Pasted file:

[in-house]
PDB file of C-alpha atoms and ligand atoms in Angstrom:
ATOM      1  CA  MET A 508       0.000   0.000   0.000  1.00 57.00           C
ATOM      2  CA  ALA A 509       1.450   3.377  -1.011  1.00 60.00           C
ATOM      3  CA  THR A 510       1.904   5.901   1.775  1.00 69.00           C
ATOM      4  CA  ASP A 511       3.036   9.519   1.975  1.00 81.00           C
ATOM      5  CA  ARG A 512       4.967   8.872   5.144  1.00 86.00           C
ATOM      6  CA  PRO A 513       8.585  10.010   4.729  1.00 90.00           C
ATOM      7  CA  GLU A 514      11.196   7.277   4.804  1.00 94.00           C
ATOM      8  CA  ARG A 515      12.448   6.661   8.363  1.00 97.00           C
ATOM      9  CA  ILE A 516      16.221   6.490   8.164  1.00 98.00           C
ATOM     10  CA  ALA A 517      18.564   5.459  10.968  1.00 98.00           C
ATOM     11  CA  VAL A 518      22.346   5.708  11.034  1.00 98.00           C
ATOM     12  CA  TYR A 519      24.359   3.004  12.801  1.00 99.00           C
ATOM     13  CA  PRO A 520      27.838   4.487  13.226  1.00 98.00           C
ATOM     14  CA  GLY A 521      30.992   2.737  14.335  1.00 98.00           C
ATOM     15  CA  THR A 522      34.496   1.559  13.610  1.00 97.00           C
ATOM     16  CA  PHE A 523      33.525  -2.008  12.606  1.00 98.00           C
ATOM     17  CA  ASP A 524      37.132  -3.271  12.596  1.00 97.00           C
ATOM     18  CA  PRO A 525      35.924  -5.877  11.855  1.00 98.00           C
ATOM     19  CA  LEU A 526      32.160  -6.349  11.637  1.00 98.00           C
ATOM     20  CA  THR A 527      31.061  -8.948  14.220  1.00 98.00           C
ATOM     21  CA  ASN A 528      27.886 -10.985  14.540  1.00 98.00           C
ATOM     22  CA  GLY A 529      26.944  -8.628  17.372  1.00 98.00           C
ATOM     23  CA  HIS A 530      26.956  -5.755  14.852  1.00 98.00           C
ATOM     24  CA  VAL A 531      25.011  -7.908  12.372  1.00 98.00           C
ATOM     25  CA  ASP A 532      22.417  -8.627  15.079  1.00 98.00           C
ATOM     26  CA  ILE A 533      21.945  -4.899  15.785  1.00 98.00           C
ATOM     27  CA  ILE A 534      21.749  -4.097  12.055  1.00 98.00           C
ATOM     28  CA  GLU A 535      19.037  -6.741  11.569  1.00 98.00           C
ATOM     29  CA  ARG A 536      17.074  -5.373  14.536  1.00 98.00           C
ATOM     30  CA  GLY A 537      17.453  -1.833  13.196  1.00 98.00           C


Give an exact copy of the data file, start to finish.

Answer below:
[in-house]
PDB file of C-alpha atoms and ligand atoms in Angstrom:
ATOM      1  CA  MET A 508       0.000   0.000   0.000  1.00 57.00           C
ATOM      2  CA  ALA A 509       1.450   3.377  -1.011  1.00 60.00           C
ATOM      3  CA  THR A 510       1.904   5.901   1.775  1.00 69.00           C
ATOM      4  CA  ASP A 511       3.036   9.519   1.975  1.00 81.00           C
ATOM      5  CA  ARG A 512       4.967   8.872   5.144  1.00 86.00           C
ATOM      6  CA  PRO A 513       8.585  10.010   4.729  1.00 90.00           C
ATOM      7  CA  GLU A 514      11.196   7.277   4.804  1.00 94.00           C
ATOM      8  CA  ARG A 515      12.448   6.661   8.363  1.00 97.00           C
ATOM      9  CA  ILE A 516      16.221   6.490   8.164  1.00 98.00           C
ATOM     10  CA  ALA A 517      18.564   5.459  10.968  1.00 98.00           C
ATOM     11  CA  VAL A 518      22.346   5.708  11.034  1.00 98.00           C
ATOM     12  CA  TYR A 519      24.359   3.004  12.801  1.00 99.00           C
ATOM     13  CA  PRO A 520      27.838   4.487  13.226  1.00 98.00           C
ATOM     14  CA  GLY A 521      30.992   2.737  14.335  1.00 98.00           C
ATOM     15  CA  THR A 522      34.496   1.559  13.610  1.00 97.00           C
ATOM     16  CA  PHE A 523      33.525  -2.008  12.606  1.00 98.00           C
ATOM     17  CA  ASP A 524      37.132  -3.271  12.596  1.00 97.00           C
ATOM     18  CA  PRO A 525      35.924  -5.877  11.855  1.00 98.00           C
ATOM     19  CA  LEU A 526      32.160  -6.349  11.637  1.00 98.00           C
ATOM     20  CA  THR A 527      31.061  -8.948  14.220  1.00 98.00           C
ATOM     21  CA  ASN A 528      27.886 -10.985  14.540  1.00 98.00           C
ATOM     22  CA  GLY A 529      26.944  -8.628  17.372  1.00 98.00           C
ATOM     23  CA  HIS A 530      26.956  -5.755  14.852  1.00 98.00           C
ATOM     24  CA  VAL A 531      25.011  -7.908  12.372  1.00 98.00           C
ATOM     25  CA  ASP A 532      22.417  -8.627  15.079  1.00 98.00           C
ATOM     26  CA  ILE A 533      21.945  -4.899  15.785  1.00 98.00           C
ATOM     27  CA  ILE A 534      21.749  -4.097  12.055  1.00 98.00           C
ATOM     28  CA  GLU A 535      19.037  -6.741  11.569  1.00 98.00           C
ATOM     29  CA  ARG A 536      17.074  -5.373  14.536  1.00 98.00           C
ATOM     30  CA  GLY A 537      17.453  -1.833  13.196  1.00 98.00           C